Words and pictures from Alexi Berg
Like most photographers, I’ve never been taught photography. No classes, no training: I only taught myself using the Manual mode. This is my first tip for anyone. Working in Manual mode means that sometimes you’ll miss some shots, but it’s the key to mastering the lighting.
The best lights are often at dawn or dusk. It means for this particular shot, waking up at 5 am to see the sunrise from this spot in Northern Ireland. By the time you make it to the spot and find the best angle, it’s already 7 am.
It rained that night so there were no tourists on this stretch of road yet. Luckily enough, the first sun rays came through the branches, highlighting the trees, Milly’s face and legs, and contrasted with the darkness of the place. This photo was taken with a telephoto lens so it compresses the background and foreground to obtain this perspective with the trees. I then did some minor adjustments in Lightroom, but I swear… no Photoshop involved!
I love taking silhouette photos in the mountains. You really need the light behind the subject to be brighter and stronger than your foreground. Then you need to lower the exposure in your camera, or by tapping with your finger on the brightest zone on your smartphone screen. The result is that the subject becomes dark and that’s exactly what we want for this kind of photo.
It’s better if you find eye-catching ridgelines or rocks that contrast with the sky and set your exposure on the sky. Once again, early in the morning at sunrise or at sunset is the best moments of the day to capture those pictures.
Photography is not just about the technique. Some photos just tell the story on their own. In July 2017, Kilian takes part in the Hardrock 100 in Colorado. After less than 30km, Kilian falls and dislocates his shoulder. He puts it back in place and decides to continue the race. Despite the pain, Kilian leads the race and I manage to capture him in 4 or 5 different spots. Kilian will go on to win this year's edition.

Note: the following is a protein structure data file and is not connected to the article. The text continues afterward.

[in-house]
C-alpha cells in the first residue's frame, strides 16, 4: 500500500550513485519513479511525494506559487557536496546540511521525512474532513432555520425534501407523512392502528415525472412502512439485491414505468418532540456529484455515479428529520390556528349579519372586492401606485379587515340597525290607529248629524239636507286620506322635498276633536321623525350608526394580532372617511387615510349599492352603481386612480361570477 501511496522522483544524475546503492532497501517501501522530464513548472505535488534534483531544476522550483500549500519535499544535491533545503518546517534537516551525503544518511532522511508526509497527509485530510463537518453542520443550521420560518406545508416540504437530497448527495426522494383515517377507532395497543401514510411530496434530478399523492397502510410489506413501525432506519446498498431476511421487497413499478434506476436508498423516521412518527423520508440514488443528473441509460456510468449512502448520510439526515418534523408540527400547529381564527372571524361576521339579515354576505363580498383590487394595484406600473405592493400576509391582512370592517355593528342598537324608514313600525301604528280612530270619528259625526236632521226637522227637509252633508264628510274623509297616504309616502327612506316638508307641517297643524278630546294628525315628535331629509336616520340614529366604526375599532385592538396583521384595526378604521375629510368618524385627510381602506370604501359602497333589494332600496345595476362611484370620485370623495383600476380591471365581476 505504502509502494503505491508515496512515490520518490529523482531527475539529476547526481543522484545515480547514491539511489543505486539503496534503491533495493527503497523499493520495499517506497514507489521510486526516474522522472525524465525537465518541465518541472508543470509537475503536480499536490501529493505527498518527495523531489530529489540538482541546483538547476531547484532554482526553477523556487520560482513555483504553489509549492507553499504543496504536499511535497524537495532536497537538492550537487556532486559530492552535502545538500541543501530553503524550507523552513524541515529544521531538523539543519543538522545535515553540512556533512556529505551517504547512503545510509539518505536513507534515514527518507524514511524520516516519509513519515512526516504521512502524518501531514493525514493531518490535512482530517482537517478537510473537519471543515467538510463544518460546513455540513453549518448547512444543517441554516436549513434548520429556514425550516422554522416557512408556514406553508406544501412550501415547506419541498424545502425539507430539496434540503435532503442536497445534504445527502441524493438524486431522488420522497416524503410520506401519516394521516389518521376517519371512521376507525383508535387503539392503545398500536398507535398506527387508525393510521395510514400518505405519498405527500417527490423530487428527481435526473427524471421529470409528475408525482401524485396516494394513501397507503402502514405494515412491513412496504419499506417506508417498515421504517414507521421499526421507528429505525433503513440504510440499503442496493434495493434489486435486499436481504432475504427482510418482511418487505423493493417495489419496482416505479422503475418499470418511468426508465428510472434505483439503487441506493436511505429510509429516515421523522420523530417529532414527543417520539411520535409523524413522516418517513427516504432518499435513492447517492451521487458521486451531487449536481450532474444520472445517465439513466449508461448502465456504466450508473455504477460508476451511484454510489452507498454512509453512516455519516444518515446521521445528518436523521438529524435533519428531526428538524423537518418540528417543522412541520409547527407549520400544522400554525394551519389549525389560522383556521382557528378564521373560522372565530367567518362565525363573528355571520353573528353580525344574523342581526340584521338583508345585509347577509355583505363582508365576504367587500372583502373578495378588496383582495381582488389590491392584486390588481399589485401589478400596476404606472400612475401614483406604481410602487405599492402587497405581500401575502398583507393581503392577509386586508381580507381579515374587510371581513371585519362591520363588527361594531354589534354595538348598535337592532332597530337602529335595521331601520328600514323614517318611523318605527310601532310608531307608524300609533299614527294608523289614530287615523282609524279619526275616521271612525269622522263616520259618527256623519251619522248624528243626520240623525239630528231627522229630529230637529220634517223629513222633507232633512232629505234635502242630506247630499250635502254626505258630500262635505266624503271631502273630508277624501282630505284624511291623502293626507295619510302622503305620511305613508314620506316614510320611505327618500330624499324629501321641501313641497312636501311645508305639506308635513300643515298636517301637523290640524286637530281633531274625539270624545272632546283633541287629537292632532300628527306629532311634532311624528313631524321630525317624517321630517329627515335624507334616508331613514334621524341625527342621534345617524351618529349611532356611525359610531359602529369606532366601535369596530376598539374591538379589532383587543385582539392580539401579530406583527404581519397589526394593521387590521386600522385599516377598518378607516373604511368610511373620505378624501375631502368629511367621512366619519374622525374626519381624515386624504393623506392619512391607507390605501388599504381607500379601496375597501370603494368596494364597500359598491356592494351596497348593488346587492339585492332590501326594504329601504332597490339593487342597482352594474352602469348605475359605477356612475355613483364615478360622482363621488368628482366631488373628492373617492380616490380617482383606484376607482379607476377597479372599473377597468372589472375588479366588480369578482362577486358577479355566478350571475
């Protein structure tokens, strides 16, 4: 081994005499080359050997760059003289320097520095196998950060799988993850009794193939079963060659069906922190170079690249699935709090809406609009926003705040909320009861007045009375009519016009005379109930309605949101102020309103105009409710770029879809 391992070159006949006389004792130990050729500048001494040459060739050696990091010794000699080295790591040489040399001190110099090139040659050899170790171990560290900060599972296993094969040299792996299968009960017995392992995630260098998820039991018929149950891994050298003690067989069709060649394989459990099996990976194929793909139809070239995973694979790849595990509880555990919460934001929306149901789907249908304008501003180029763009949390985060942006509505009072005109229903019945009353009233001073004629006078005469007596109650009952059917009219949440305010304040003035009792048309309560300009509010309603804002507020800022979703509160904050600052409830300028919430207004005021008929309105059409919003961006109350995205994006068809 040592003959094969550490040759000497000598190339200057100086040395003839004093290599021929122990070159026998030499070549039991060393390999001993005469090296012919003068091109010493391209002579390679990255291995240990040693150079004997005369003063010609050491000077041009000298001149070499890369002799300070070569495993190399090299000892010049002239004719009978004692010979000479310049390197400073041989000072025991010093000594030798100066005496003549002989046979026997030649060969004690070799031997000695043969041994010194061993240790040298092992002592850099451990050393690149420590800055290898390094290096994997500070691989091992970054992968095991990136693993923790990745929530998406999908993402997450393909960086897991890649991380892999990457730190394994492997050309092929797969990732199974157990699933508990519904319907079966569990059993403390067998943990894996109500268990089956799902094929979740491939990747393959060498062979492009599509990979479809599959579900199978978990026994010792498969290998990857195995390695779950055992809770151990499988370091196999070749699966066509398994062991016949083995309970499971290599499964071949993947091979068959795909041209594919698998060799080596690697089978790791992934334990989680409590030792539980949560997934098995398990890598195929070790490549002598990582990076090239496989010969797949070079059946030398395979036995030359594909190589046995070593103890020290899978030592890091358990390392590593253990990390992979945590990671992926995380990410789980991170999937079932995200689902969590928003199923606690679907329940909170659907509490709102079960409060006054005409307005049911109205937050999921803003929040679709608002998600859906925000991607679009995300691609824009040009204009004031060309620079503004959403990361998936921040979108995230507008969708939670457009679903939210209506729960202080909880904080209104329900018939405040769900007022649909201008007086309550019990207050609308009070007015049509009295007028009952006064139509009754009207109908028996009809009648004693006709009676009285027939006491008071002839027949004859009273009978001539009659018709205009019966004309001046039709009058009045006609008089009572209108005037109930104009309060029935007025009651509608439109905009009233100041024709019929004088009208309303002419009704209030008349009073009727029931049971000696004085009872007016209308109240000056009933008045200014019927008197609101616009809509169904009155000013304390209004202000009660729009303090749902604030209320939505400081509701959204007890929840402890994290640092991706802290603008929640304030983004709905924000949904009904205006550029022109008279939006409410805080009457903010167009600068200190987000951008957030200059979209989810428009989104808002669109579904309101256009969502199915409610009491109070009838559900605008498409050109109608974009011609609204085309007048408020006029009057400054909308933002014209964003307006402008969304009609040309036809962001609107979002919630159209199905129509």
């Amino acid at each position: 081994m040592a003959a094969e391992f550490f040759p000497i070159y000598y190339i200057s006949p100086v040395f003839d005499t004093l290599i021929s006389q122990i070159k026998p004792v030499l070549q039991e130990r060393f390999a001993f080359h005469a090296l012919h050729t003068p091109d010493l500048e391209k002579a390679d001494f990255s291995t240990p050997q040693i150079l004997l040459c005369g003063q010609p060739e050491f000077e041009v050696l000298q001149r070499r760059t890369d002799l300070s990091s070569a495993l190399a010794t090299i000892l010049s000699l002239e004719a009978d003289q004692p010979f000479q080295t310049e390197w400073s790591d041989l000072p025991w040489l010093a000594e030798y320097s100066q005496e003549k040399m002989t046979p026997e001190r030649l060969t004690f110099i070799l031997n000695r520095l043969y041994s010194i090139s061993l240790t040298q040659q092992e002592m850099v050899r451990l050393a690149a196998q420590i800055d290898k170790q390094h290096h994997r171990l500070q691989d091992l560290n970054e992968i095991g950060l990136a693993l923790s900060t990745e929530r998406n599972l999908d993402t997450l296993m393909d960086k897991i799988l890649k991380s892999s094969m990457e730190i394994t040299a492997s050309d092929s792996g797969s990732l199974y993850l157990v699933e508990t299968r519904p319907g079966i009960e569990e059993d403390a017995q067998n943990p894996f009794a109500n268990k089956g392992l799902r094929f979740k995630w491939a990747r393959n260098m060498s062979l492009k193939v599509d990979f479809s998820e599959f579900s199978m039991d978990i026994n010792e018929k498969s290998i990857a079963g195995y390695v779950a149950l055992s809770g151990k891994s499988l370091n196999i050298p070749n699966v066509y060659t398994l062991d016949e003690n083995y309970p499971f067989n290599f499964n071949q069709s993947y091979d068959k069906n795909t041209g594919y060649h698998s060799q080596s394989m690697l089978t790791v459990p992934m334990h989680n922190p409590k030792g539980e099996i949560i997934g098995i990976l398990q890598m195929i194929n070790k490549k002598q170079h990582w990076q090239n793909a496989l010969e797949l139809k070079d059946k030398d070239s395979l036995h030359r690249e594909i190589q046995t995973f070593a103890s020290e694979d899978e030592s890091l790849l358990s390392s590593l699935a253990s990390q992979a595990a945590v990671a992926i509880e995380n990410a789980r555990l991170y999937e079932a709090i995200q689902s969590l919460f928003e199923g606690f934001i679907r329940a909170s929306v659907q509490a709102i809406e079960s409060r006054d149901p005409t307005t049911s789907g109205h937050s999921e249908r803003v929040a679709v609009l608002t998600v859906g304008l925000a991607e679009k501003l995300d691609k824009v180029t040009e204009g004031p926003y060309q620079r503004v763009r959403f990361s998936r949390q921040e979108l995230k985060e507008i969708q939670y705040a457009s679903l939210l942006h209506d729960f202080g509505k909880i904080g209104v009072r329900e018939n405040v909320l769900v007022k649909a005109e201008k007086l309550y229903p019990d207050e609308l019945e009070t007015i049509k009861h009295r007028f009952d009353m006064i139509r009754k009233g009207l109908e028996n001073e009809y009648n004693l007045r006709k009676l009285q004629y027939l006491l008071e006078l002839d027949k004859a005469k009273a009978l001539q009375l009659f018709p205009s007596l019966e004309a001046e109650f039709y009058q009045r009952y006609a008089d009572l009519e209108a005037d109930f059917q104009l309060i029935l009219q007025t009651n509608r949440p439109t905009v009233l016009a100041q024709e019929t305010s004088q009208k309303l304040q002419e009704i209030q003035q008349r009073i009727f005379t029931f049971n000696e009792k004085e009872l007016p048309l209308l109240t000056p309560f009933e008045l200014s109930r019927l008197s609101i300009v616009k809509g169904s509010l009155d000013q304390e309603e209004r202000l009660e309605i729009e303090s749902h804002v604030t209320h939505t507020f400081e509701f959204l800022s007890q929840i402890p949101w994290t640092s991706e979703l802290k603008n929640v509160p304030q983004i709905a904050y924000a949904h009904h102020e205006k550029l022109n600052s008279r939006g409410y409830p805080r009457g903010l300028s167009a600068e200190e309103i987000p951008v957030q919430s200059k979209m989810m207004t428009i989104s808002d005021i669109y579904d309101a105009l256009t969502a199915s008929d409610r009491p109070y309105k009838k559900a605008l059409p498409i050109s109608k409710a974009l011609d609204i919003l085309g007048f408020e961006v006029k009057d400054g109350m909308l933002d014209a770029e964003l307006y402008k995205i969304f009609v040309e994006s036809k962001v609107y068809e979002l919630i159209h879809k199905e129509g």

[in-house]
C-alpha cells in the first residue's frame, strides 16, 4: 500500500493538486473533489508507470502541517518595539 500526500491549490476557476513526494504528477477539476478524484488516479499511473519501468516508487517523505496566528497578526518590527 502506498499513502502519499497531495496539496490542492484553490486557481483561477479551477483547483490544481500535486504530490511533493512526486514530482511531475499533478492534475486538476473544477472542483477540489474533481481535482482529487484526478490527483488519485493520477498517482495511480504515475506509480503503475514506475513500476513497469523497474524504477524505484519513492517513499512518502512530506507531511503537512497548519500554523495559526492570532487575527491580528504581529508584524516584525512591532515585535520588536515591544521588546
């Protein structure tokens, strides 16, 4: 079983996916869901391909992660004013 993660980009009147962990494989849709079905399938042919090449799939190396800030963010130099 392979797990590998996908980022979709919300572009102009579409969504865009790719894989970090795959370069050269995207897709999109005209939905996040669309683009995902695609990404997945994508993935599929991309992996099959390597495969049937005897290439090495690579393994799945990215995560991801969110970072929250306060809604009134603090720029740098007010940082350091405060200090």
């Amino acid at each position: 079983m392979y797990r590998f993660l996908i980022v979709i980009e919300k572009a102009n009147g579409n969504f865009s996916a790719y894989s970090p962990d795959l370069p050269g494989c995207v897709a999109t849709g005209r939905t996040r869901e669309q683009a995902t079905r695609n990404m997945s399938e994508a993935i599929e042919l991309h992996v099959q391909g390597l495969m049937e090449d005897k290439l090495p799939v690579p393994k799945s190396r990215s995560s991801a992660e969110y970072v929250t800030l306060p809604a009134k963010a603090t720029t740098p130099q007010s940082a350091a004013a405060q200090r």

This photo is the shot that represents the best his courage and his incredible Hardrock 100 in 2017. The focal length is f/2.8 to better isolate the main object. When I first got this shot, I wasn’t particularly convinced. I have another one on which Kilian looks at me. The next day, people on social media picked that one and started telling the story using it to show the performance of Kilian during that race. It’s the people who made the story of that photo.
This 4th consecutive victory from Kilian at the Hardrock 100 remains one of my best memories ever as a trail running photographer.
After 59h and 30mins, John Kelly finishes his 5th lap of the 2017 Barkley Marathon, becoming the 15th finisher in the last 30 years. This photo tells a beautiful story. The next one was shot on the very same day but tells a very different one.
Lying on the ground, Gary Robbins with his wife Linda trying to cheer him up. The Canadian runner just missed the cut for 6 seconds (and a navigation error) after 60hours of running.
The hardest part when we’re covering historical moments within our sports is to be able to find the right angle to tell the story, having the right lens, and predict the action. The key to this shot is that despite the emotion and the short timing to get the shot, I thought about moving and not standing still where I was to find this composition. Everything was so cinematic that I decided quickly to go for a black and white approach. I even ended up releasing a film with these photos.